Thus it seems that Studstill has in mind from the outset a particular kind of mysticism, which is conflated with the whole: a brand of unio mystica, a union or communion with ultimate reality that leads to compassion and love. There often seems to be a prior definition of mysticism at work here, which characterizes it as being composed of "ecstatic, meaning-filled, and life-transforming experiences" (p. 27) that address "the core existential predicament of human beings" (p. 82) and must lead, in particular, to a feeling of intimate connection with others. If that is the "universal" experience that was originally sought in this inquiry, then it is not surprising to find it in the two examples that were chosen.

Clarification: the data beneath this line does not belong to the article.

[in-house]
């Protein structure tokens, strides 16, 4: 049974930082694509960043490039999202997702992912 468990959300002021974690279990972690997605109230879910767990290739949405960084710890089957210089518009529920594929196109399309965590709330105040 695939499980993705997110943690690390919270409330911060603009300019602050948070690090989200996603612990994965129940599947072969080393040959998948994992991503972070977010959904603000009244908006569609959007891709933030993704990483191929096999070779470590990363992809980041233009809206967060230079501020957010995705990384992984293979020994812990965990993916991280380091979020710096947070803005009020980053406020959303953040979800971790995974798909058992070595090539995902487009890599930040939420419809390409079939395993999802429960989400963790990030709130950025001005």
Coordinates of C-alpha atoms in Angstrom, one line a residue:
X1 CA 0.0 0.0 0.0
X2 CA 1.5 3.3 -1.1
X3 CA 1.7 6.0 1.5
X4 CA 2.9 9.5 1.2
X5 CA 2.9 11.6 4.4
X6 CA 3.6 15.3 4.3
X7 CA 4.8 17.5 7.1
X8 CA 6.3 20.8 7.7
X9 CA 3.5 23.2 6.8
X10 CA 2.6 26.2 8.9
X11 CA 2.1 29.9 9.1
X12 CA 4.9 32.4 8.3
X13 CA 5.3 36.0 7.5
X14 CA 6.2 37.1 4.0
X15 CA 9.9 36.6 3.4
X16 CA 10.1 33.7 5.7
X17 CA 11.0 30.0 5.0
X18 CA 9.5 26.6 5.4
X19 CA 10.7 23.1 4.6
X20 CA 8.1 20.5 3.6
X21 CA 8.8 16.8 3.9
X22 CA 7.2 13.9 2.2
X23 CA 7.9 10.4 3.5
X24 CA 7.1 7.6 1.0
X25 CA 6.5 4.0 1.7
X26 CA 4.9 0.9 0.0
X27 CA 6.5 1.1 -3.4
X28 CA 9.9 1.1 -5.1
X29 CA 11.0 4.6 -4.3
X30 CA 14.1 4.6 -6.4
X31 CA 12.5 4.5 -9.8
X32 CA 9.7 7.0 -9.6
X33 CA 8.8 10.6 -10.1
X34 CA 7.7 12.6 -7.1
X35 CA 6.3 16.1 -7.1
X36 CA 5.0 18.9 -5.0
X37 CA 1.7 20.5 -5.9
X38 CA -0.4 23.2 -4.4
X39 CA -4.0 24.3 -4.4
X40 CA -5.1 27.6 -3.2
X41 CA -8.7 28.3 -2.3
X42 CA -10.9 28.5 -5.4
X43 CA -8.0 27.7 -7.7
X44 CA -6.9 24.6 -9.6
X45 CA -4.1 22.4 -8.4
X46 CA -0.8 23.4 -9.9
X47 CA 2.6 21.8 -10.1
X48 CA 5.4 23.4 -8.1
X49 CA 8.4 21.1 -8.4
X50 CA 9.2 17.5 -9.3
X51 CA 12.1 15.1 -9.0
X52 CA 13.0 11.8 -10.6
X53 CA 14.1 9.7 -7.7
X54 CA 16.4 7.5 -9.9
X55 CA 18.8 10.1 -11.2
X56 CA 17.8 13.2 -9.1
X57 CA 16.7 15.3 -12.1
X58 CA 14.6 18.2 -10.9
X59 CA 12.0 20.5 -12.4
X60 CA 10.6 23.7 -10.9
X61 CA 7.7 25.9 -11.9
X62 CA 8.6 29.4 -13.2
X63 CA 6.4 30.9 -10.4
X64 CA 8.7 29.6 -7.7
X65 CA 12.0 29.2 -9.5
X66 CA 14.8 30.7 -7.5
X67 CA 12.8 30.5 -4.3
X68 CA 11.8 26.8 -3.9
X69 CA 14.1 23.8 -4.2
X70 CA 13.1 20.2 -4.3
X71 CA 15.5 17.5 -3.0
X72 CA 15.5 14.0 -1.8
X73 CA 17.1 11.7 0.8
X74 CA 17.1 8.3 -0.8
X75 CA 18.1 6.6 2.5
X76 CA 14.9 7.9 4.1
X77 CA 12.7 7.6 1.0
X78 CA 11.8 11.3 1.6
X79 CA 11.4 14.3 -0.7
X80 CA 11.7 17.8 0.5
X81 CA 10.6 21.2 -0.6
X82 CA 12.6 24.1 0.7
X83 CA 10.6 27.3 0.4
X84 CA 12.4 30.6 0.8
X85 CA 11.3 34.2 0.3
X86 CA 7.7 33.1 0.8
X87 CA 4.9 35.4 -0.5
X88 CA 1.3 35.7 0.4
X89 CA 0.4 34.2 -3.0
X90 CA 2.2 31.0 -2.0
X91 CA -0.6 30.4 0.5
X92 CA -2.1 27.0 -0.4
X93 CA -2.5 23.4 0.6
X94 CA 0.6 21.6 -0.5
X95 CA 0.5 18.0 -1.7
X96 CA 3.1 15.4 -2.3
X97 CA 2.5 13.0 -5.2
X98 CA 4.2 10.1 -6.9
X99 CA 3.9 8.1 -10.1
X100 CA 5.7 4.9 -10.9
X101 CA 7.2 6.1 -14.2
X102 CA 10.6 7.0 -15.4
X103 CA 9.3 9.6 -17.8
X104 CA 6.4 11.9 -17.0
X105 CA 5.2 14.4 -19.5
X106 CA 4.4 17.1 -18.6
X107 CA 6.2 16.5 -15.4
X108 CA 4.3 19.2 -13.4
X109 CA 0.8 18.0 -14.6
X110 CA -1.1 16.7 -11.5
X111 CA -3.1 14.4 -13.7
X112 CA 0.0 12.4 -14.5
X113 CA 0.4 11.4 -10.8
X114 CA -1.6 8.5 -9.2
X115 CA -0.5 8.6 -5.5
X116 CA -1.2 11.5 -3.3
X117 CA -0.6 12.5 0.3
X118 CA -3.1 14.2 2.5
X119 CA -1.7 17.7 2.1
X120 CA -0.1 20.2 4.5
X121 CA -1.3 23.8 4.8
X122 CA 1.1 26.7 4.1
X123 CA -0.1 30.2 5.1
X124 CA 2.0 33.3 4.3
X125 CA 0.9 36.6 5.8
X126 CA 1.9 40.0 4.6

Of course, Studstill's universal essence of mystical experience must have some specific content or else his analysis merely identifies mysticism, and its "Real," as an empty placeholder. But this puts his text in a bind, as is the case for anyone pursuing the essentialist agenda in the study of mysticism. It is difficult for something like "mystical experience" to be both universal and have specific shape and content. If we discern other traditions or experiences that seem to be mystical but also have a very different look to them, then Studstill's claims are relativized and called into question. Is heightened awareness in meditative or embodied practice, for example, always directed towards union, ultimate reality, or compassion? No, and for that reason Studstill discounts it in his treatment of Robert Forman's "DMS," or dualistic mystical state. And is the equipoise of a Tai Chi master or a Buddhist monk not "mystical"? What about an encounter with radical transcendence like the one captured by Rudolf Otto's famous formula mysterium tremendum et fascinans? If a practitioner had an experience like that of Jacob in Genesis, who dreamed of a ladder that reached up to heaven with angels ascending and descending, would we not call it mystical? How about Arjuna's terrifying vision of Krishna's overwhelming power in Chapter XI of the Bhagavadgîtâ? What should we say about the Sufi mystic who burns for and is absorbed by his love for God, thus achieving something like the apprehension of "Reality" that Studstill discusses, but has little or no regard for others because of his singular commitment? It is not clear that these examples have the same epistemological and soteriological content as those described by Studstill in his book, and if they do not, then they either do not count as mystical, which seems rather to constrict this concept, or Studstill is not correct about the universal shape and content of mystical experiences.